• High-Quality Data & Swift Turnaround For large plasmids or plasmids lacking known reference sequences, Sanger sequencing and NGS sequencing typically entail multiple sequencing attempts, whereas complete plasmid genome sequencing can often be accomplished within a short timeframe, sometimes requiring just a few working days.
  • Cost-Effective High-Throughput Sequencing The larger and more numerous the plasmids, the lower the cost. Sequencing large plasmids exceeding 60,000 base pairs can be achieved at less than one-tenth the cost of traditional methods, significantly less than Sanger sequencing.
  • Precise Assembly Compared to standard plasmids, alignment accuracy exceeds 99.9%.
  • High Success Rate For plasmids without reference sequences, both NGS and traditional Sanger sequencing suffer from high failure rates, especially in cases involving plasmids with high GC content or extensive repetitive structural elements. Complete plasmid genome sequencing does not require reference sequences and can achieve successful assembly in a single attempt.
  • High Automation Level Automated assembly analysis eliminates the need for manual peak profile interpretation, reducing the potential for errors.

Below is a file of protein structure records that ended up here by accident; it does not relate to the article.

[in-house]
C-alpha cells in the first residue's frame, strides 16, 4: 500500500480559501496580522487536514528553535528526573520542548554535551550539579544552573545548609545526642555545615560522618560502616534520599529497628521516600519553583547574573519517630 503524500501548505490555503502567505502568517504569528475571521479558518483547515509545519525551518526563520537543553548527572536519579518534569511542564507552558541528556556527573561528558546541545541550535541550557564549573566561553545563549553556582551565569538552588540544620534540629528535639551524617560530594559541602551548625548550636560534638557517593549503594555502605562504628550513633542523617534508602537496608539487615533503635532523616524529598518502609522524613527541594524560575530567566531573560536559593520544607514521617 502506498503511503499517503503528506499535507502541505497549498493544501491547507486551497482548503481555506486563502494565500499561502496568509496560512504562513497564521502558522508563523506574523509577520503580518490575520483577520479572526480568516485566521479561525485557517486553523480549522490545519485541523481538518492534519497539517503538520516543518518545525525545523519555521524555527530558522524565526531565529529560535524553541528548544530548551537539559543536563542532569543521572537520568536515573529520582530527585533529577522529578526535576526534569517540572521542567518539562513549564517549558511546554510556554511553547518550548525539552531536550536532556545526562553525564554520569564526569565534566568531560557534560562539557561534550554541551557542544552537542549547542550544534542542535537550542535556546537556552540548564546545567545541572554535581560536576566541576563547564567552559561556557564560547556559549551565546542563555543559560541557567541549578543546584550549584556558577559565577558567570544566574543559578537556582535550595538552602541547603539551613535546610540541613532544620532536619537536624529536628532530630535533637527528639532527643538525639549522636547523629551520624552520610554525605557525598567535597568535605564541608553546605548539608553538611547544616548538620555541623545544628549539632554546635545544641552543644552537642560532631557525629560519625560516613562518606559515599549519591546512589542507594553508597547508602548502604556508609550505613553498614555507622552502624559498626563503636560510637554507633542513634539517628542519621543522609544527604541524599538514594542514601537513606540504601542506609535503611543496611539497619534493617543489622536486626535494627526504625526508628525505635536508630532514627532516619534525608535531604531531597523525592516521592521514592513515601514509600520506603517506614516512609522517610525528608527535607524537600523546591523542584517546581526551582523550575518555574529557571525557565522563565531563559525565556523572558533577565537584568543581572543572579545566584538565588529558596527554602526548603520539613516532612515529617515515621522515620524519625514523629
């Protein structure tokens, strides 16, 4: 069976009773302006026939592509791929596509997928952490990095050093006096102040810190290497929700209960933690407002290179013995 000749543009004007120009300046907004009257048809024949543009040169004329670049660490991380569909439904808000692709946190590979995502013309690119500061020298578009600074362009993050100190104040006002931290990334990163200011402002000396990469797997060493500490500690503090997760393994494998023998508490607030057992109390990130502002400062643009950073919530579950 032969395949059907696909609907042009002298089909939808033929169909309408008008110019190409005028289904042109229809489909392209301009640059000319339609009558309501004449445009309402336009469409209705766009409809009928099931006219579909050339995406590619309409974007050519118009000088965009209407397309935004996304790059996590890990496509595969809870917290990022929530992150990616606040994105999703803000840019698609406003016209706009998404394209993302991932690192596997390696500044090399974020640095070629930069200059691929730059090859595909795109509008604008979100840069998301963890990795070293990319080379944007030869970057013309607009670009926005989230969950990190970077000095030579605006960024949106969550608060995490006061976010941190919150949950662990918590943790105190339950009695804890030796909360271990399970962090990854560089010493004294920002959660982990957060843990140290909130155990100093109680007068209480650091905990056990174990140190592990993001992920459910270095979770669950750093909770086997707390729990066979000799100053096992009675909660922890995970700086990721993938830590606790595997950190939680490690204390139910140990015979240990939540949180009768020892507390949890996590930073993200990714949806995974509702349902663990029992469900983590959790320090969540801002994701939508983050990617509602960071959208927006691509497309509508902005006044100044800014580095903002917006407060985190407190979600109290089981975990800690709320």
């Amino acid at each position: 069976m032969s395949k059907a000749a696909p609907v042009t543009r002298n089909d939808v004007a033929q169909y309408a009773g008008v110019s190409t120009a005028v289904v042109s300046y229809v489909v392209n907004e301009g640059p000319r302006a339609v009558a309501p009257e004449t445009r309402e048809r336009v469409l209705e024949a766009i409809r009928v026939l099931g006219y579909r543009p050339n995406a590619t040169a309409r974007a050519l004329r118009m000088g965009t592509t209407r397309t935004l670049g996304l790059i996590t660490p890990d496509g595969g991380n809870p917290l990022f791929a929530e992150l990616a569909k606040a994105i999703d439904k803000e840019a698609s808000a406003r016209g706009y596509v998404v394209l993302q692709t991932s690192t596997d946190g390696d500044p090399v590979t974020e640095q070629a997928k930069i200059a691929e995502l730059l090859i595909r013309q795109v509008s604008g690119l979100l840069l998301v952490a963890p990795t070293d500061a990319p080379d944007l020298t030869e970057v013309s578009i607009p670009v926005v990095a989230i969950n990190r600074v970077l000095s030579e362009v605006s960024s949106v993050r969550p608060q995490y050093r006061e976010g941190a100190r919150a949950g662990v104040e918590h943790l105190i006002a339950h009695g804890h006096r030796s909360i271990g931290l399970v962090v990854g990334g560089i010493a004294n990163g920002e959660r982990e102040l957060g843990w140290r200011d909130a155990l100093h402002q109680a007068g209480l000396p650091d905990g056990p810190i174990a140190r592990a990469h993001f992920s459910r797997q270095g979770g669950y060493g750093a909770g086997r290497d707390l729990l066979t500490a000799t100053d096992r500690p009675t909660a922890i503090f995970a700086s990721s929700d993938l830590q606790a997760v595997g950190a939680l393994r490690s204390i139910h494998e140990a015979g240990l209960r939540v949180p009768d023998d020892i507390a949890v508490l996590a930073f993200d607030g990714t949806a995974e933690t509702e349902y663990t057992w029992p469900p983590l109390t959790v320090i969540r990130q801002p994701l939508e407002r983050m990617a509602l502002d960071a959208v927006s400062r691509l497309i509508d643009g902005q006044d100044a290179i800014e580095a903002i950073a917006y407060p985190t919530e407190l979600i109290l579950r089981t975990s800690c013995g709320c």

• User-Friendly Results Assembly files can be directly aligned, while variation files resemble peak profiles, allowing for straightforward data interpretation.

Complete Plasmid DNA Sequencing Workflow

Workflow Diagram of Complete Plasmid DNA Sequencing.

Service Specifications

Sample RequirementsComplete Plasmid DNA Sequencing:
  • Plasmid DNA≥ 1 µg;
  • Minimum Quantity: 500 ng;
  • Concentration ≥ 20 ng/µL
Plasmid DNA Long Read Sequencing:
  • Genomic DNA≥ 1 µg;
  • Minimum Quantity: 500 ng;
  • Concentration ≥ 10 ng/µL
Note: Sample amounts are listed for reference only. For detailed information, please contact us with your customized requests.
Sequencing Strategies
Data Analysis We provide multiple customized bioinformatics analyses:
  • Data quality control
  • High quality data acquisition
  • Genome de novo assembly
  • Detection of plasmid-specific sequences
  • …and more
Note: Recommended data outputs and analysis contents displayed are for reference only. For detailed information, please contact us with your customized requests.

Analysis Pipeline

The Data Analysis Pipeline of Complete Plasmid DNA Sequencing.

Deliverables

  • FASTQ files
  • Read-length and quality report
  • Assembly results
  • Plasmid circular map
  • Analysis of potential mutations
  • Plasmid annotation files